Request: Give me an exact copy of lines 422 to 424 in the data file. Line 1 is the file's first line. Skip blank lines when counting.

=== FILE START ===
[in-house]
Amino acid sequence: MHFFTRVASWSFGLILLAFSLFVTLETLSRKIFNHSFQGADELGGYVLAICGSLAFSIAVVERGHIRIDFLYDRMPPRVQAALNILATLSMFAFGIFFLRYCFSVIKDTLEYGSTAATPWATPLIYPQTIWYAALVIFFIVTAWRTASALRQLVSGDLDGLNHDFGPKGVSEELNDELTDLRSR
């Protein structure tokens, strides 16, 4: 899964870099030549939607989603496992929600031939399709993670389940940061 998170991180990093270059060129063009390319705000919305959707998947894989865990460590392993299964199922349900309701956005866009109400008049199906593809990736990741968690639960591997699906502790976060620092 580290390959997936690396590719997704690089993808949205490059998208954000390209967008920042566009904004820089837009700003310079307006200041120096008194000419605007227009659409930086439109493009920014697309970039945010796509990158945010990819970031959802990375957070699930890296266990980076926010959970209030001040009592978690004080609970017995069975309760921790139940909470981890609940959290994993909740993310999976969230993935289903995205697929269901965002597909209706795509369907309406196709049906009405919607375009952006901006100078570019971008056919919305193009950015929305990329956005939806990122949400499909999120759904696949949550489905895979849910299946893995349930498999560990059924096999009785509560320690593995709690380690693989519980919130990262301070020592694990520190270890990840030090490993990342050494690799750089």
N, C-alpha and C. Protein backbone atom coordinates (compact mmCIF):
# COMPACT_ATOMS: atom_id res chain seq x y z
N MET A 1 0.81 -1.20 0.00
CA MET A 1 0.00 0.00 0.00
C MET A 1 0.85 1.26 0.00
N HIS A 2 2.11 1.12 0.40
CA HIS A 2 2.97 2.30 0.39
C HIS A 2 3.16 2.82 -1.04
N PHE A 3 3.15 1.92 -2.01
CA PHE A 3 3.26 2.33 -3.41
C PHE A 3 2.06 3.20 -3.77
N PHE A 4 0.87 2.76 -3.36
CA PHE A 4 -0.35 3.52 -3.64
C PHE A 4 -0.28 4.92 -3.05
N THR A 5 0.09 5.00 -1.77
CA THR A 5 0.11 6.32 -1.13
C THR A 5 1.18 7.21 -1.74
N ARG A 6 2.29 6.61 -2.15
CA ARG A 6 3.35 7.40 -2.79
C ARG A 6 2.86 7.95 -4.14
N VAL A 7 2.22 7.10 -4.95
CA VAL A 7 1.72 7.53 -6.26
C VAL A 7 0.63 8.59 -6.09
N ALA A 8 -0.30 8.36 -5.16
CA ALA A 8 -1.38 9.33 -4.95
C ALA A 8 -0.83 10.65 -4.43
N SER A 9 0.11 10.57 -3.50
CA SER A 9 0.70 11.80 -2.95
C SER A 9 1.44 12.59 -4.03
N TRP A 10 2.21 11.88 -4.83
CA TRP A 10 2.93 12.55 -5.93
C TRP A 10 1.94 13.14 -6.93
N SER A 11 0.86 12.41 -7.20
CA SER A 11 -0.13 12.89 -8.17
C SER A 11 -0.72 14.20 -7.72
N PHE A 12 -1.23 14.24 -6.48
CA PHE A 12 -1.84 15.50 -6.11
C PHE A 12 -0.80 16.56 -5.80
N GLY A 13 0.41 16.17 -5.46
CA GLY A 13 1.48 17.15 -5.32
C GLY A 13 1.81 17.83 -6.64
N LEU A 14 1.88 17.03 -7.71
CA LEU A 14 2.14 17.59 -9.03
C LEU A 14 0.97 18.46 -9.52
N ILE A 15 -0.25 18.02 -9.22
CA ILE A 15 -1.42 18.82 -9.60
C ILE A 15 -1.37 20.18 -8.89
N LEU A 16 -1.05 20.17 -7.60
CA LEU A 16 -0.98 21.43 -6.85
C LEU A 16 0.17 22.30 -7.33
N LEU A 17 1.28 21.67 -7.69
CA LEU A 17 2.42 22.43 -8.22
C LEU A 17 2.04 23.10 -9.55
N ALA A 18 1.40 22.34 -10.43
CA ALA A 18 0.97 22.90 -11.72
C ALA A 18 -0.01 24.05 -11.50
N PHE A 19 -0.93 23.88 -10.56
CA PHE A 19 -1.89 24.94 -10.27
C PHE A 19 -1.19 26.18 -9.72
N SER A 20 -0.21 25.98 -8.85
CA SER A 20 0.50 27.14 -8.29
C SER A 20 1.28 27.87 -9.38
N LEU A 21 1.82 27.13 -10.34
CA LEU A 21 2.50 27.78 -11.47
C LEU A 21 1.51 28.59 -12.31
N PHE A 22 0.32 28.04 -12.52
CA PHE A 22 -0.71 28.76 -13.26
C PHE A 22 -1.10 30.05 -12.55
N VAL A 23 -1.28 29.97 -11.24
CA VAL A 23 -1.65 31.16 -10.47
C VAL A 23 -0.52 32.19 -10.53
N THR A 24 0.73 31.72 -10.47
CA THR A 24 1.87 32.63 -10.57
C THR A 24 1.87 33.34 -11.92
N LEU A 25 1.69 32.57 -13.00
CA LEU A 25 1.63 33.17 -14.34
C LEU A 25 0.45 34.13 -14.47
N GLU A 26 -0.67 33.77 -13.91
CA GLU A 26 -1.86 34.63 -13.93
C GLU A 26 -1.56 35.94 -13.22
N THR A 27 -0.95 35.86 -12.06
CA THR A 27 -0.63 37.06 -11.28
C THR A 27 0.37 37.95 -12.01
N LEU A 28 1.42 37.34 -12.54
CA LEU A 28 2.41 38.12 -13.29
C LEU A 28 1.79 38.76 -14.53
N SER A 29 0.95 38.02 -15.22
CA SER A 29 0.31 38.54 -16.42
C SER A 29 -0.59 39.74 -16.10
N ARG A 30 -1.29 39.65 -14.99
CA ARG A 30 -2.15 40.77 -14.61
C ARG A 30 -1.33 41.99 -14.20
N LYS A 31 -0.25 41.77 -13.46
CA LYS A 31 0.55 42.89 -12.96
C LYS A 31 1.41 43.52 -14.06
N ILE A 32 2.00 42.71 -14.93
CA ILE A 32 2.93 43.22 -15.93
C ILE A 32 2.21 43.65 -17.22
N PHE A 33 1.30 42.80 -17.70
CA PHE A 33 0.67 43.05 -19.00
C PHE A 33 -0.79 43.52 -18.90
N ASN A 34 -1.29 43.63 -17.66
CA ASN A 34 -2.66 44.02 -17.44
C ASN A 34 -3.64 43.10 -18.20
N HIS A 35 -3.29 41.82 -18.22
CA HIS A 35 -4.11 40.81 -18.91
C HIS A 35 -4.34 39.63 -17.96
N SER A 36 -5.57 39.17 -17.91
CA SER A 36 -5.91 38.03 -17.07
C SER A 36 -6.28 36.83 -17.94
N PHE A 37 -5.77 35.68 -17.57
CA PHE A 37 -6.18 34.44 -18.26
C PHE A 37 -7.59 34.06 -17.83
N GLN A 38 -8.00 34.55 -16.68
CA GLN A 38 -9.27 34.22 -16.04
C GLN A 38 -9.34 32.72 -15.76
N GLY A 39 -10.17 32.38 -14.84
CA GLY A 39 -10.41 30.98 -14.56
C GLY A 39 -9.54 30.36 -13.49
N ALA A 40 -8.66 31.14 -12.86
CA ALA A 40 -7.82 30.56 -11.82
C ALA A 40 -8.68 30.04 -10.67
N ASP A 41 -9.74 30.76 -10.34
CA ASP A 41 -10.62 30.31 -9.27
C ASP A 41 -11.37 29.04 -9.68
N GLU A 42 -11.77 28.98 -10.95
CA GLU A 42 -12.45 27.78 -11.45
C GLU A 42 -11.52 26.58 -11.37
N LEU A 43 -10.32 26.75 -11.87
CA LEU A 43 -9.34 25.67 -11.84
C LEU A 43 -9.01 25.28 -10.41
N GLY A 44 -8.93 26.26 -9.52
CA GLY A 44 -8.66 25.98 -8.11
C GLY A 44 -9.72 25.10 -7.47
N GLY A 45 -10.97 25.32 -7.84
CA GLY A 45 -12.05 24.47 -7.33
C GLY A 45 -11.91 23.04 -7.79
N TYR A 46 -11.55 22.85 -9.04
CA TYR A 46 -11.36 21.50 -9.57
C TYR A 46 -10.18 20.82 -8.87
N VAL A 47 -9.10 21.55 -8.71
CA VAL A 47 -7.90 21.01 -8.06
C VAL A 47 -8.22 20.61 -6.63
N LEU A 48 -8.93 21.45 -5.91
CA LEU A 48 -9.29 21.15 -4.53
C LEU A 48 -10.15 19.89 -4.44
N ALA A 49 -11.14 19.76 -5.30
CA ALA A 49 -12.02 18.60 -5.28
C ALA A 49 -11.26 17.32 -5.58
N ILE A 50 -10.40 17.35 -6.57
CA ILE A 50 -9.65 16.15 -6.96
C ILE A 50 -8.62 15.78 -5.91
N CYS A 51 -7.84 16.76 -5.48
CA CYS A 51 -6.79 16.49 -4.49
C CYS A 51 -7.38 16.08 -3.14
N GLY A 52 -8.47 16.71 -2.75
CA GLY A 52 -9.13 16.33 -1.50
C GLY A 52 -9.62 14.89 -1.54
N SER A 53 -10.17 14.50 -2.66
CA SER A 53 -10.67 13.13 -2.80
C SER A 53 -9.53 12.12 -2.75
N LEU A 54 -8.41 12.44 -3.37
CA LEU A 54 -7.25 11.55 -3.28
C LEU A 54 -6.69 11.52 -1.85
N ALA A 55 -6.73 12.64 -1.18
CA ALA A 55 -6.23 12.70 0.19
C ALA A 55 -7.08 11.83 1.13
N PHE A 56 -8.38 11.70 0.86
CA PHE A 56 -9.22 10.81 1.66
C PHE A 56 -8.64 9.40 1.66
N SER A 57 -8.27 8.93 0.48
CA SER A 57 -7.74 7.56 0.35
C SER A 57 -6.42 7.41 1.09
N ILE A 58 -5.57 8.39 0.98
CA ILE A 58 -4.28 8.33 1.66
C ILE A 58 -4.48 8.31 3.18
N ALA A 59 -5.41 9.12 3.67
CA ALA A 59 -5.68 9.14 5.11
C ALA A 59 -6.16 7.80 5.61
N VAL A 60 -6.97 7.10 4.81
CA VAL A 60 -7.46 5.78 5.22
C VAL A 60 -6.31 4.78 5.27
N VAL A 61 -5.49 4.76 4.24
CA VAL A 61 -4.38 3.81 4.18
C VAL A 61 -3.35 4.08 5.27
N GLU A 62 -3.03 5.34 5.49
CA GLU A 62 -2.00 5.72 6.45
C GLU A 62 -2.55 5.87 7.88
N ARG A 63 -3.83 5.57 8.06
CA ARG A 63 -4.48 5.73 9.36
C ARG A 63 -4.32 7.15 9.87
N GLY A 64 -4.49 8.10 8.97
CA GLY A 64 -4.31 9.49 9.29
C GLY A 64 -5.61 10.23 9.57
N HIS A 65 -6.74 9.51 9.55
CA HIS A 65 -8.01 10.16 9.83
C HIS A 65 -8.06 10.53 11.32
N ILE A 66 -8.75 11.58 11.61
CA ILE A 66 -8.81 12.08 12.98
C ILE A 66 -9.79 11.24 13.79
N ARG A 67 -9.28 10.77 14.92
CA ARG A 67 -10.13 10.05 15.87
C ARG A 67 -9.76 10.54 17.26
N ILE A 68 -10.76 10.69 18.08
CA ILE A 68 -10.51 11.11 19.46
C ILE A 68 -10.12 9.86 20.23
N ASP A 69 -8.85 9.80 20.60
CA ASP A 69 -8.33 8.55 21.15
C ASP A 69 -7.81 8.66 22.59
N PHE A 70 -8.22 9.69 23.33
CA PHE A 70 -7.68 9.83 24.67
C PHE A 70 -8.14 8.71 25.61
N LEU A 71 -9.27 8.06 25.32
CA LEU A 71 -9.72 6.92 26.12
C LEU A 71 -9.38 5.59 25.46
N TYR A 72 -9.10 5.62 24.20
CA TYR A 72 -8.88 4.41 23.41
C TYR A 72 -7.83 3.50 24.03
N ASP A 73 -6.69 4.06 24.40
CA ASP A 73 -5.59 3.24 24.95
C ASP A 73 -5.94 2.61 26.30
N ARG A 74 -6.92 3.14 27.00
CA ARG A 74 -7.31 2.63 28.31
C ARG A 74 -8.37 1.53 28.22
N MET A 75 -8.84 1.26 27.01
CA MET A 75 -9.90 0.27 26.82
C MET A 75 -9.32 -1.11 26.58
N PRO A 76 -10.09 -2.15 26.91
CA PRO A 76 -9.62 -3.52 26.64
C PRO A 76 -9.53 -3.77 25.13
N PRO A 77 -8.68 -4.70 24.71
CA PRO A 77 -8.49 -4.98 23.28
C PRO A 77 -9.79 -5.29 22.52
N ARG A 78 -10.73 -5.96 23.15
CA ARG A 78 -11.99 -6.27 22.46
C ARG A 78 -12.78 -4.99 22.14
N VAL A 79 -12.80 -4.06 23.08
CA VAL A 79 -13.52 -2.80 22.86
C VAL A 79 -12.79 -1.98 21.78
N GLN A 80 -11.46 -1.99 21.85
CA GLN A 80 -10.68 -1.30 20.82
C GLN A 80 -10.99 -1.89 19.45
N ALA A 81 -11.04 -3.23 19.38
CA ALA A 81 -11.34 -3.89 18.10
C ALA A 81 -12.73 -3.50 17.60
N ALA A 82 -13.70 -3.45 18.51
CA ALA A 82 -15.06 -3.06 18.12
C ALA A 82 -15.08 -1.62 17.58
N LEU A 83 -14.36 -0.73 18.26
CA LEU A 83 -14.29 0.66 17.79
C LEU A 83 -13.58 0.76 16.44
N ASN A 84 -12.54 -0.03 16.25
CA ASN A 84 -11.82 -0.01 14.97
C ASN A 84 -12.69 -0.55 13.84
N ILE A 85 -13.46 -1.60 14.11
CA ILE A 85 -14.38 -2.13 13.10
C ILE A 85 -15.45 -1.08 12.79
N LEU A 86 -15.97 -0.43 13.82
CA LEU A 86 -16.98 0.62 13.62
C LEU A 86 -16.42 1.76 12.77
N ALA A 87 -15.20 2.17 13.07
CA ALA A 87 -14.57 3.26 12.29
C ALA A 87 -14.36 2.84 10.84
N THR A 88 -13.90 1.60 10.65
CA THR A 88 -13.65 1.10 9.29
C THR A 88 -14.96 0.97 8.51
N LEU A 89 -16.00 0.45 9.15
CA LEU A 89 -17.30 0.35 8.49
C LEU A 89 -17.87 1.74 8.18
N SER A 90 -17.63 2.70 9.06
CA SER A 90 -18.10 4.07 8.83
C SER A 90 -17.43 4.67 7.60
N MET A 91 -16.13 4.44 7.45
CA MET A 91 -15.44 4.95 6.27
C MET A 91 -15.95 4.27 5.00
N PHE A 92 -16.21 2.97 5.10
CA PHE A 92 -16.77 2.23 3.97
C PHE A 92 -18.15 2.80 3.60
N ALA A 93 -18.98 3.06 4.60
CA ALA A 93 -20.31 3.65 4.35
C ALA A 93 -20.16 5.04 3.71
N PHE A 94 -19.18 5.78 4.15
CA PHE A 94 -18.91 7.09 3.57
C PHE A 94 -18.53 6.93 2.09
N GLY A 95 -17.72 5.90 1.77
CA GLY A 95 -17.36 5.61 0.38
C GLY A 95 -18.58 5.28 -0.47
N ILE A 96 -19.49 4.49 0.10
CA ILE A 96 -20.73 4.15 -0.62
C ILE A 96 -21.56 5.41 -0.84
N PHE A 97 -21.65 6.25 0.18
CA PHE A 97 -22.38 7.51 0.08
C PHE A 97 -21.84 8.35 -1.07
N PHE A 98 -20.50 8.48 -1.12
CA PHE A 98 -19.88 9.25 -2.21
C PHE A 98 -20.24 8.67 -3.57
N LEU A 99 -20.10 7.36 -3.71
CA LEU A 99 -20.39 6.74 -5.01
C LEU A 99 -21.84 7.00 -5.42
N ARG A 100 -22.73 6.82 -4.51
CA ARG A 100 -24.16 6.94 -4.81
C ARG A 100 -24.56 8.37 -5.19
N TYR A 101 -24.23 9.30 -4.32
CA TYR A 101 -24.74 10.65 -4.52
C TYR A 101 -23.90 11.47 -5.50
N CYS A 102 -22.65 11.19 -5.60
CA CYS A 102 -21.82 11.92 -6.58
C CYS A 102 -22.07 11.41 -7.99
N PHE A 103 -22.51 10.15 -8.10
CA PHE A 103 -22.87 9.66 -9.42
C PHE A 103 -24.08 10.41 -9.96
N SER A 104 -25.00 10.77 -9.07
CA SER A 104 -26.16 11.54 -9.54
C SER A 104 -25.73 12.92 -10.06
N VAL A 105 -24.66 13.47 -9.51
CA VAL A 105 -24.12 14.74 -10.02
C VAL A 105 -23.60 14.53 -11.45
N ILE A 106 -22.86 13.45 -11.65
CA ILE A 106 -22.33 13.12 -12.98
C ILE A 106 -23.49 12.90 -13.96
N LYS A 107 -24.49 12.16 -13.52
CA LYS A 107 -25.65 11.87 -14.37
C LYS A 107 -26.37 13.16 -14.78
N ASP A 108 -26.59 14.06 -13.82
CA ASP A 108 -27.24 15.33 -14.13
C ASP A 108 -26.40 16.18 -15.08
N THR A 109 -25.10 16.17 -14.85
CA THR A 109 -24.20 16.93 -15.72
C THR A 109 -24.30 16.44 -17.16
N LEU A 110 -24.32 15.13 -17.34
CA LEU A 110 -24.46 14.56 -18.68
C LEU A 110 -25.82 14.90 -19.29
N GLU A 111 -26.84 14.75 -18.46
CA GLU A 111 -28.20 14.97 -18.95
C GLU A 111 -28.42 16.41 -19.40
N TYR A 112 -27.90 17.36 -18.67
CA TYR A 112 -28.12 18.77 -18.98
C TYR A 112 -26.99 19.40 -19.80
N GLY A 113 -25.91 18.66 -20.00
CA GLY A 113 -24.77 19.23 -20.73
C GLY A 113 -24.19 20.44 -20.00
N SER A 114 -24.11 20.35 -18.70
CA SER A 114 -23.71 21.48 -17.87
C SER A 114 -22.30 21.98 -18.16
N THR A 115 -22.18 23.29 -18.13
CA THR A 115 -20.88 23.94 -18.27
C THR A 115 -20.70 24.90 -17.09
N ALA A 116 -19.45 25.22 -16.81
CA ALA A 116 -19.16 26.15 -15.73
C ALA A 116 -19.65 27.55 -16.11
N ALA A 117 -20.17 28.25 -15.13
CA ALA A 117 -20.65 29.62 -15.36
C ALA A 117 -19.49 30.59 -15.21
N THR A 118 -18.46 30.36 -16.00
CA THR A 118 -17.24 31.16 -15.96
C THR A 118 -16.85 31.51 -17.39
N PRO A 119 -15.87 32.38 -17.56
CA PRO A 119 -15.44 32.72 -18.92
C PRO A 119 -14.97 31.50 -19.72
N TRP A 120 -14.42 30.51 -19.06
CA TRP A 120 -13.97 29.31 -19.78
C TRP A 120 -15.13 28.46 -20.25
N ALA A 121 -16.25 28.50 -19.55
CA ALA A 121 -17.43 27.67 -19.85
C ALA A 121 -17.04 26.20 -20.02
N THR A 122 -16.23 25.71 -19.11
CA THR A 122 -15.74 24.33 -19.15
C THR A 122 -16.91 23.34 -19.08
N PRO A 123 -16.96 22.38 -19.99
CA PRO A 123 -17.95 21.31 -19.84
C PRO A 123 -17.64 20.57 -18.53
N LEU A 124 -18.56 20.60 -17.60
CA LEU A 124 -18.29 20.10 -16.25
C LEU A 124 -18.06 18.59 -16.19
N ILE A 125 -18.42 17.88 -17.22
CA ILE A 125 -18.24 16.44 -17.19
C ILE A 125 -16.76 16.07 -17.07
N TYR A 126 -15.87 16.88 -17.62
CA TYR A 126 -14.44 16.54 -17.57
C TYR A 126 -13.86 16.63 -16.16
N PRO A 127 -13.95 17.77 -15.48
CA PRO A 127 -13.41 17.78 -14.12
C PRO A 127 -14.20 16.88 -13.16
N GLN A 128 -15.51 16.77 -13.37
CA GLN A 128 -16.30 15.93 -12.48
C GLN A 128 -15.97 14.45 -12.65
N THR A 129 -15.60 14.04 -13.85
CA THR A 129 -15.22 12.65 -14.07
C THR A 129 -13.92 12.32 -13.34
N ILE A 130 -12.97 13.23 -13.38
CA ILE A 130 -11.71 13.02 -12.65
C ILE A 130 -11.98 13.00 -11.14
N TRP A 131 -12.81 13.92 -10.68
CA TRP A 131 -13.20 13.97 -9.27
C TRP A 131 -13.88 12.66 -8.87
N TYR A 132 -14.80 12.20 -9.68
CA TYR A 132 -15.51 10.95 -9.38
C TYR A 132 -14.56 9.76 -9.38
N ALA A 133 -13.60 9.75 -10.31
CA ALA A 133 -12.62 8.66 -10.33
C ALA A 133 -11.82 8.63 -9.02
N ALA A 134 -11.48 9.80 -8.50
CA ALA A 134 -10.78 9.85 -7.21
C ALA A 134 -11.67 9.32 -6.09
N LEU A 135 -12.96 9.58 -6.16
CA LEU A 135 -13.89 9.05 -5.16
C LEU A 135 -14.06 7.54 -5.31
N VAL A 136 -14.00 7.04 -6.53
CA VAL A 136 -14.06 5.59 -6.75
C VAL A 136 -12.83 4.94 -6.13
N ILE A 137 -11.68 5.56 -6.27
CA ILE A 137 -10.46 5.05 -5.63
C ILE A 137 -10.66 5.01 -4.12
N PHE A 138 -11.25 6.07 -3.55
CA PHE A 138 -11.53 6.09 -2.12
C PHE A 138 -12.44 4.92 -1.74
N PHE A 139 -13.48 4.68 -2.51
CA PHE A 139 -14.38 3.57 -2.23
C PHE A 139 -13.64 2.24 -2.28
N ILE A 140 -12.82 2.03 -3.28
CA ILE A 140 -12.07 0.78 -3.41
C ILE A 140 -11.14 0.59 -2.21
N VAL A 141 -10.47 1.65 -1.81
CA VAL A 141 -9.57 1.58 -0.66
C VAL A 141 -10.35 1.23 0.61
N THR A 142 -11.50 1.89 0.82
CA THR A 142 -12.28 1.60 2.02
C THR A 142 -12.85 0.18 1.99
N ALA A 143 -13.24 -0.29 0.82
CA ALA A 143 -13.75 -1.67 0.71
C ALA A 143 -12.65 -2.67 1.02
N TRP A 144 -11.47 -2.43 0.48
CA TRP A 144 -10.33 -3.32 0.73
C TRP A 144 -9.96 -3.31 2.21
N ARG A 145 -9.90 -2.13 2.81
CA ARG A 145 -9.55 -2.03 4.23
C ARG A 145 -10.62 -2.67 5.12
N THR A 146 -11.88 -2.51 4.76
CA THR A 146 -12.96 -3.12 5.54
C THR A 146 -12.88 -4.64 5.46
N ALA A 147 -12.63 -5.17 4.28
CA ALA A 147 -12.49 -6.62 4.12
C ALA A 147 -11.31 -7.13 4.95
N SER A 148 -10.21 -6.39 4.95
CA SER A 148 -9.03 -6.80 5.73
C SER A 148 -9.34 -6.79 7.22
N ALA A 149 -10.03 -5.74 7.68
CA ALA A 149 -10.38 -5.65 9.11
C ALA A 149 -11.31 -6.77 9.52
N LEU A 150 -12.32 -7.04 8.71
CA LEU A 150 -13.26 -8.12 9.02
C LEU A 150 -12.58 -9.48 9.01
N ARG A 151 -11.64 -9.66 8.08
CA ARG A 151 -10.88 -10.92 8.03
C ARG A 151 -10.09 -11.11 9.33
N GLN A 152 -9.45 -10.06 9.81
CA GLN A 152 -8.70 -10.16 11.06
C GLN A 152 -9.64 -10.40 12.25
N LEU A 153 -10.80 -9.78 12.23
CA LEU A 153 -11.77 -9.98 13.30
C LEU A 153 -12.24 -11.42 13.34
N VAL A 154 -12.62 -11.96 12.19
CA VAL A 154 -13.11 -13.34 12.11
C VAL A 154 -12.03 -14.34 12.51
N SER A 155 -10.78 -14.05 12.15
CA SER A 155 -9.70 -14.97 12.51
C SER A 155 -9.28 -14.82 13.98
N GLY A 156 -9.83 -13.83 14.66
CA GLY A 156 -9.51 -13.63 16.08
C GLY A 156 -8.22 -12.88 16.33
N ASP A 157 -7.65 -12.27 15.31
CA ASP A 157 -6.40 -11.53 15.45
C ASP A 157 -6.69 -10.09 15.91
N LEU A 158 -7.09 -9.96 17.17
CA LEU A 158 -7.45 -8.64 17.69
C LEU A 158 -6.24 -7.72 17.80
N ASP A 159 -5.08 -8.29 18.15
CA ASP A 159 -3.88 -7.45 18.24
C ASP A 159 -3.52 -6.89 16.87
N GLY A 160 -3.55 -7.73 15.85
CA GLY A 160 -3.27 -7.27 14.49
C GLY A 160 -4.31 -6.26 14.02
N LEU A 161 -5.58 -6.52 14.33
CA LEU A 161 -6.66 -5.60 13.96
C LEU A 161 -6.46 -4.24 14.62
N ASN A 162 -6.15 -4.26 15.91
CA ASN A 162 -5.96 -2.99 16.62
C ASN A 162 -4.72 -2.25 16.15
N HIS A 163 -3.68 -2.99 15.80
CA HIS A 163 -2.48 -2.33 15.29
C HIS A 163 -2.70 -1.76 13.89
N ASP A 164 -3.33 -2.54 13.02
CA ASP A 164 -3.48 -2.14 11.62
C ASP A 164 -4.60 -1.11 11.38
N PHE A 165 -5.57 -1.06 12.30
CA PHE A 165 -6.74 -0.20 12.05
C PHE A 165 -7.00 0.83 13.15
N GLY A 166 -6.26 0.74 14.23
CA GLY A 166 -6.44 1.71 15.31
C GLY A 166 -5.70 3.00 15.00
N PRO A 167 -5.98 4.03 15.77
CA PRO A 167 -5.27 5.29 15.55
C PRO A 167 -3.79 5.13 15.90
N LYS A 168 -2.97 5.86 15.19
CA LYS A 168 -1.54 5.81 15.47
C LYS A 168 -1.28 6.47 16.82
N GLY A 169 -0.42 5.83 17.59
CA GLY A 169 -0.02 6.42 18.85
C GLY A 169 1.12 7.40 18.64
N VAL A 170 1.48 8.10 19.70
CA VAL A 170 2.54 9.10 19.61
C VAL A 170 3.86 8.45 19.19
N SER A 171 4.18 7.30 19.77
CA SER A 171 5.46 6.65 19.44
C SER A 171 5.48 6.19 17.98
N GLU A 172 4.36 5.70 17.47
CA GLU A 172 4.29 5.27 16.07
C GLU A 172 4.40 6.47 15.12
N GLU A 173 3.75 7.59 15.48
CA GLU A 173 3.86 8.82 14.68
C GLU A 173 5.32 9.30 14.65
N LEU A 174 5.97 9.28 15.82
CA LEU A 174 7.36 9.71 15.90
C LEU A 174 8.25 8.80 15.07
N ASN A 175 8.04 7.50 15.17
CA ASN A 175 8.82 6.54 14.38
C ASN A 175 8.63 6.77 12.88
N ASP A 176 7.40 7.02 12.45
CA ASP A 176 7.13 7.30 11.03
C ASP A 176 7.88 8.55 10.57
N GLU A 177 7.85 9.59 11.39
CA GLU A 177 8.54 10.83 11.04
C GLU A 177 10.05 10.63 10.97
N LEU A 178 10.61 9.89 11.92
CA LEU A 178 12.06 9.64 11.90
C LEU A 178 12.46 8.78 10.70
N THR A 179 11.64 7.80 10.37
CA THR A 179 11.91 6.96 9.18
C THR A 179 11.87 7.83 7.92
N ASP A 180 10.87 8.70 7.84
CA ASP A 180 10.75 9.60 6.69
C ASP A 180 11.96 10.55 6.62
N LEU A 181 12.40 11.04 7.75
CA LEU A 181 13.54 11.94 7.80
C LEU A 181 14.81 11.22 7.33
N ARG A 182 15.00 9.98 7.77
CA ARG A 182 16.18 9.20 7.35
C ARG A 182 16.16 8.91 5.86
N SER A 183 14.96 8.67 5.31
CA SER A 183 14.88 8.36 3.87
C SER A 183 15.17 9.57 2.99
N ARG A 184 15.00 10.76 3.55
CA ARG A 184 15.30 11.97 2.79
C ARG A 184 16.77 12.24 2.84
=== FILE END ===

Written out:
C PHE A 139 -13.64 2.24 -2.28
N ILE A 140 -12.82 2.03 -3.28
CA ILE A 140 -12.07 0.78 -3.41